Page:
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For all the enthusiasm over this season’s US presidential elections that Senator Bernie Sandes has generated in me, I will be eternally grateful to him. Not only that I had something to look forward to daily — peeking in the internet over the development of the “movement-revolution” — but I also learned an overwhelming lot about how elections are run in the US. I inevitably learned a whole wide world lot about the Clintons, much more than I suspected there could be. (This is not the time for attaching references here; everything that I say here is research-able.)
Senator Sanders has conceded and has dropped his bid for the office. For the second time this month my heart was broken. I would have loved to see the US led by him.
To the many ex-supporters of his who are now denigrating him, calling him betrayer and coward, shame on you. The man is stronger and wiser than any current political analyst can fathom —- but since I don’t know that many political analysts, then I’d say except maybe for Noam Chomsky. 🙂 peace ❤
Bernie Sanders has kept his cool until the end. He has not gone berserk and unreasonable despite the intense pressures hourly from all sides. He was fighting social cancer, after all. When you fight cancer you don’t get rid of it by simply eradicating the host body. You don’t defeat cancer by killing the person who has that cancer. You can’t get rid of the corruption by mitigating chaos and social unrest —- and with a society that has lots of guns floating around!
(Okay, we can say that in a way Gandhi did it, risked the chaos. The bloodshed, which he did not intend, that followed that movement was horrendous. It was not an all-out war, yes, but it is something that, even at the tiniest scale, Bernie’s circle would rather not risk. It did cost Gandhi his life. There are not a few scholars now who say that the “colonial mentality” that was generated by what Gandhi ousted is still there, alive and in operation. The “whites” were gone but the “whiteness”, hence a mutation from the cancer, remained among the people.)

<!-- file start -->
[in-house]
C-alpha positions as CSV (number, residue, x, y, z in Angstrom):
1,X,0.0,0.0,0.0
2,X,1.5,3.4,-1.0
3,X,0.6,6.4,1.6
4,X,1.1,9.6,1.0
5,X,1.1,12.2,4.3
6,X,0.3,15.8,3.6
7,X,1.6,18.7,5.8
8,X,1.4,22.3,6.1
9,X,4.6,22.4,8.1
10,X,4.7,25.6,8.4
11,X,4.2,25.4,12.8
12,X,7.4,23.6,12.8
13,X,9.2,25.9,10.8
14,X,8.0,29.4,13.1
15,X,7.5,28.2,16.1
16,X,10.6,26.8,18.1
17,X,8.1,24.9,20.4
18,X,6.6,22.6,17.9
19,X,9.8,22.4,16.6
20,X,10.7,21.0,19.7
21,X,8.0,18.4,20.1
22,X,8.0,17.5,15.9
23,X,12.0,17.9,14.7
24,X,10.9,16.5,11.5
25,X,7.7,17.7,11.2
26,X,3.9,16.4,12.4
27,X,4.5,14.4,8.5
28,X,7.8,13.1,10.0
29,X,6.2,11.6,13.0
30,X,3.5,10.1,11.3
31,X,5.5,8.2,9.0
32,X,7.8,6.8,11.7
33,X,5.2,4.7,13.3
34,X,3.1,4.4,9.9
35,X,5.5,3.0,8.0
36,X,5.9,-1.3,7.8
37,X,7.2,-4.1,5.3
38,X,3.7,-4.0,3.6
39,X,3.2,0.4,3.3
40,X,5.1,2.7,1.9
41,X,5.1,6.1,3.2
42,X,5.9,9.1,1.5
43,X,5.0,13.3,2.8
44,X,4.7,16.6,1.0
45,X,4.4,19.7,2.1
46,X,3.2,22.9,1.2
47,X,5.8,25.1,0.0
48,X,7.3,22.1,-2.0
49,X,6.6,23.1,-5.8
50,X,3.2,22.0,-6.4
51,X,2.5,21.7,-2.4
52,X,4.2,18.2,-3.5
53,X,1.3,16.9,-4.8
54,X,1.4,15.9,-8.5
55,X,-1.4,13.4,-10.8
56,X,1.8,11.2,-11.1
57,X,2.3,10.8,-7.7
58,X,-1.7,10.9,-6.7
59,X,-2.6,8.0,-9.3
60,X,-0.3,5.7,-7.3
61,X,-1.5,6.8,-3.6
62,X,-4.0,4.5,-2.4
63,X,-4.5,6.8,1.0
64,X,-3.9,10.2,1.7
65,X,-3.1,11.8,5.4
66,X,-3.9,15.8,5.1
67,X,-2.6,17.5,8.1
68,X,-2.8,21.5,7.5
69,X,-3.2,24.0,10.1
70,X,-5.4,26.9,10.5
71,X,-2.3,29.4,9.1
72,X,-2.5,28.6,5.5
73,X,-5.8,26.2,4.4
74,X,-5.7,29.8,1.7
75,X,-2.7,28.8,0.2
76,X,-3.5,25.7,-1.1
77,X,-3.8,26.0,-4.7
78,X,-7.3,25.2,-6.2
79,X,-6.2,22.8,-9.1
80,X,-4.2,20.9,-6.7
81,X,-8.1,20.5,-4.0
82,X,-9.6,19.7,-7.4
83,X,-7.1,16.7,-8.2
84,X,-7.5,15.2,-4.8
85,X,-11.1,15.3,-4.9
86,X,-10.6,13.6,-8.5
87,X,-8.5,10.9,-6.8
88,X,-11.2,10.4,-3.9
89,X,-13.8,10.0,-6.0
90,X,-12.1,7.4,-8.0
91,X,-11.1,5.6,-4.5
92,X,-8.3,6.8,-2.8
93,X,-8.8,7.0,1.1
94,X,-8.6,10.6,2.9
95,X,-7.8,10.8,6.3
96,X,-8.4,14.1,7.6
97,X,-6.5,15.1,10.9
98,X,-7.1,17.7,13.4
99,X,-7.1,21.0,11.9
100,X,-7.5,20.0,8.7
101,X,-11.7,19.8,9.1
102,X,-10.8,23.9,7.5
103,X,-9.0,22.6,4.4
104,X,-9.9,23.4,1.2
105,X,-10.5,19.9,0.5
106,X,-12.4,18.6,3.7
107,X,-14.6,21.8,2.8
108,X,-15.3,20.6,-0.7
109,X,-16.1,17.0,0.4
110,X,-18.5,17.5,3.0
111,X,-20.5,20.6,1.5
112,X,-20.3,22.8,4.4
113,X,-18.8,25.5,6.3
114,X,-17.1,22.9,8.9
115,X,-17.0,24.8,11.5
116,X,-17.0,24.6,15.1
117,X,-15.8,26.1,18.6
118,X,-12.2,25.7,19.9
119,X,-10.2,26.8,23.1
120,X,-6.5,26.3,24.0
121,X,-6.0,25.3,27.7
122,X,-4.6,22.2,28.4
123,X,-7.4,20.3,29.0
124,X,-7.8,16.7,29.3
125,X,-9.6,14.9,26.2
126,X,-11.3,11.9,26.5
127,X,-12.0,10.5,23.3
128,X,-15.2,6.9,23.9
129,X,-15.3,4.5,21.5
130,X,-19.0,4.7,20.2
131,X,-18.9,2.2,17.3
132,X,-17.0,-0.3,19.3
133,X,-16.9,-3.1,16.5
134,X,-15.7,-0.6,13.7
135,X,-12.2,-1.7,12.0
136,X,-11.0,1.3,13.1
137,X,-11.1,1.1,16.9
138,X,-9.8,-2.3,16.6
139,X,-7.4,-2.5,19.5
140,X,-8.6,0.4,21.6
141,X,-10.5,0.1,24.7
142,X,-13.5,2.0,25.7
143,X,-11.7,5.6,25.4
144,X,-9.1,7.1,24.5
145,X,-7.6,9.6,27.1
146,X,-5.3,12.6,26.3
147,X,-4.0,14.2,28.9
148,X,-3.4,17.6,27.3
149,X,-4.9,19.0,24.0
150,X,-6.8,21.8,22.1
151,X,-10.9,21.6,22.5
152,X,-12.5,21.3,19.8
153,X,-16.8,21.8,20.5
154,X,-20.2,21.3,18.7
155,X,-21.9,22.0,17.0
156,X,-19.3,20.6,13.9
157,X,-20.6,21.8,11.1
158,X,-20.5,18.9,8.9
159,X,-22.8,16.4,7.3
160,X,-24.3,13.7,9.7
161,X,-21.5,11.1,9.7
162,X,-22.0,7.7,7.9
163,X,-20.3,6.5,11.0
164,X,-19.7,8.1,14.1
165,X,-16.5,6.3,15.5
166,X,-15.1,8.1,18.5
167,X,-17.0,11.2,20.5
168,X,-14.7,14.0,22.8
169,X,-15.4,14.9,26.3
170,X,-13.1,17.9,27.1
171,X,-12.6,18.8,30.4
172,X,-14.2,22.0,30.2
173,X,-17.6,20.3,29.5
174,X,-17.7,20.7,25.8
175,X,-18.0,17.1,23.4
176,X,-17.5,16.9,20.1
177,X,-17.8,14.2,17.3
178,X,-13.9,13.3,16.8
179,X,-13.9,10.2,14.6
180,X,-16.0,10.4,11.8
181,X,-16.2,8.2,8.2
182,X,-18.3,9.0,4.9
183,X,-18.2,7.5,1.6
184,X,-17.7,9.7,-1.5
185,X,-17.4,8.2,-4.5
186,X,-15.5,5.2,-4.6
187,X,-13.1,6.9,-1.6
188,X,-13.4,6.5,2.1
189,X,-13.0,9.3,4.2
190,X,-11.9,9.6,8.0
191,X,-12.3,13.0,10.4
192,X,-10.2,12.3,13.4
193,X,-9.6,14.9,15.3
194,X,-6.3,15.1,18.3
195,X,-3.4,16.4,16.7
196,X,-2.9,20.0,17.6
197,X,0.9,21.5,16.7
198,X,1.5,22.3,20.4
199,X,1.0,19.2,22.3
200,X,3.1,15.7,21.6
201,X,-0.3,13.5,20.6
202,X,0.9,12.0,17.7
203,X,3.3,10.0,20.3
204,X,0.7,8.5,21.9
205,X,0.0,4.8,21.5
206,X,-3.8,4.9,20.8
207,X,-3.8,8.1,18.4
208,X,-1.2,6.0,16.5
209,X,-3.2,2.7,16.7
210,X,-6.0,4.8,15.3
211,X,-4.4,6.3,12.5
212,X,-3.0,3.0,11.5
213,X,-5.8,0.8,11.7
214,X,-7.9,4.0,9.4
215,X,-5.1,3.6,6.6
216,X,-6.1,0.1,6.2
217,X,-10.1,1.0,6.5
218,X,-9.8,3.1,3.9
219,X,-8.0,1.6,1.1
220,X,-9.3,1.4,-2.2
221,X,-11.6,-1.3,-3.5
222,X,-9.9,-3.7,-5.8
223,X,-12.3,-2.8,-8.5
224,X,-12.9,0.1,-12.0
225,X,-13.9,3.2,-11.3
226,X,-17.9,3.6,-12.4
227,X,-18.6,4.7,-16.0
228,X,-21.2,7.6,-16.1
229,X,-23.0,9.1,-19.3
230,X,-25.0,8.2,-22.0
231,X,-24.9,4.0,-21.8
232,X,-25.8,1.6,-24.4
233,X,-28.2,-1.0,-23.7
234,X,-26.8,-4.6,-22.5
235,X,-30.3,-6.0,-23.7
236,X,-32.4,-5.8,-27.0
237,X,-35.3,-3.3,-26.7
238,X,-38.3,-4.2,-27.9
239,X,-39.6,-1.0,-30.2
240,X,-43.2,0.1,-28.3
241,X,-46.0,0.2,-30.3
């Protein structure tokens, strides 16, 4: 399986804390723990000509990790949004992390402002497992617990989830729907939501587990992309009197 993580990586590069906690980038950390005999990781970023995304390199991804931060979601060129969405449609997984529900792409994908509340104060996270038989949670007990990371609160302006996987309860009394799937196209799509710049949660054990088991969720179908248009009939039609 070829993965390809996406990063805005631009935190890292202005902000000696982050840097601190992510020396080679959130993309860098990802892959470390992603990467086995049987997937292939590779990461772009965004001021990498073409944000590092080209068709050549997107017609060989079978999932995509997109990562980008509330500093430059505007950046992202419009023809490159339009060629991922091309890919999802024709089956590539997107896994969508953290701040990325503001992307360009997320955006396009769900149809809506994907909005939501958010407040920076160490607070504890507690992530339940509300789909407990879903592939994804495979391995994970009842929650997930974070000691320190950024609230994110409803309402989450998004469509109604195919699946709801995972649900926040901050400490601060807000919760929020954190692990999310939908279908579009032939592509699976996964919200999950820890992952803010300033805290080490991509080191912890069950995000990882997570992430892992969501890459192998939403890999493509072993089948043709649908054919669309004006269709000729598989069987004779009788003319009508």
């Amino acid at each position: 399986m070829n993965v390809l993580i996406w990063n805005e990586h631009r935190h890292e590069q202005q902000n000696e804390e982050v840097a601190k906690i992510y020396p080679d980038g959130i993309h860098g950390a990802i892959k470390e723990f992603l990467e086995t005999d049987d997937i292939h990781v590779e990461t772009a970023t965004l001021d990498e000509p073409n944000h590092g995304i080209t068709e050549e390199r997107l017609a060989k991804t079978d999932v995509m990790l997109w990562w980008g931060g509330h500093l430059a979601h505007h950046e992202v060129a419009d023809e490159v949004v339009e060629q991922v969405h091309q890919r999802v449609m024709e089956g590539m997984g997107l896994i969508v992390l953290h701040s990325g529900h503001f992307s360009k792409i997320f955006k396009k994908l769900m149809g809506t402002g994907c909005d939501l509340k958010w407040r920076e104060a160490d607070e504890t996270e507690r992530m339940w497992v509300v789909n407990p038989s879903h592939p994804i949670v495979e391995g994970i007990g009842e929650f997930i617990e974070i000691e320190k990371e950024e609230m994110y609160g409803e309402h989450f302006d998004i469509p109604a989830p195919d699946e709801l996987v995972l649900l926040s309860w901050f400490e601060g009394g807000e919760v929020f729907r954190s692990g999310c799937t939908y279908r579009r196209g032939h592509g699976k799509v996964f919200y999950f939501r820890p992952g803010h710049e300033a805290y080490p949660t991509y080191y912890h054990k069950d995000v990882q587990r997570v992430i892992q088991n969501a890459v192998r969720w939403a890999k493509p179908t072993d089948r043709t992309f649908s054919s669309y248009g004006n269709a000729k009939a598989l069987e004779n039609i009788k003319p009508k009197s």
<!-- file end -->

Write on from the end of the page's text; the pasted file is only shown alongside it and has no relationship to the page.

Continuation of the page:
Bernie has in fact been rallying people —- all voters, but more urgently those who are mature enough to understand what he has been saying for decades without having to spell everything out to them —- to fight the cancer while at the same time boosting the immunity of the host body. Others would say: to fight the cancer by boosting the immunity capabilities. It is a true strengthening of the whole body and not just a spot eradication of the little nasties. That is, to let the cancer be, to let it trick itself of its normality, and then let it implode on itself without knowing it.
When the cancer cells cease from perceiving threats of annihilation they will also cease their aggressive fight for survival and proliferation. Cancer cells thrive when they are fed the wrong things and are deprived of the right things —- when they are fed with cheap nutrient-empty refined sugar, and are deprived of oxygen and sunshine and hopeful-thankful thoughts.
The US had the chance of electing one of the most honorable (emphasis on the honorable!) men that ever rose to Bernie’s fame but they blew it. “We may never pass this way again.” I have never seen a major political figure as peace-loving and as meek as Bernie Sanders (read: not cowardly, but of a controlled strength). There is much hope, though, within/among those who have started and are starting to work towards similar to Bernie’s vision of a society that takes care first of the concerns of the ordinary everyday working person and especially of the powerless and the voiceless.
If Bernie was able to generate such sentiments from a “third-world” citizen like me whose country had forever been “abused and used” by his past leaders, then history can rightly say that Bernie Sanders is an exemplar of the Homo sapiens sapiens-excellence.
I am broken-hearted but, as Bernie said it clearly, “Brothers and sisters, this is the real world that we live in.” ❤ I’m with you, Bernie. Thank you very much from the unbroken bottom of my heart. 🙂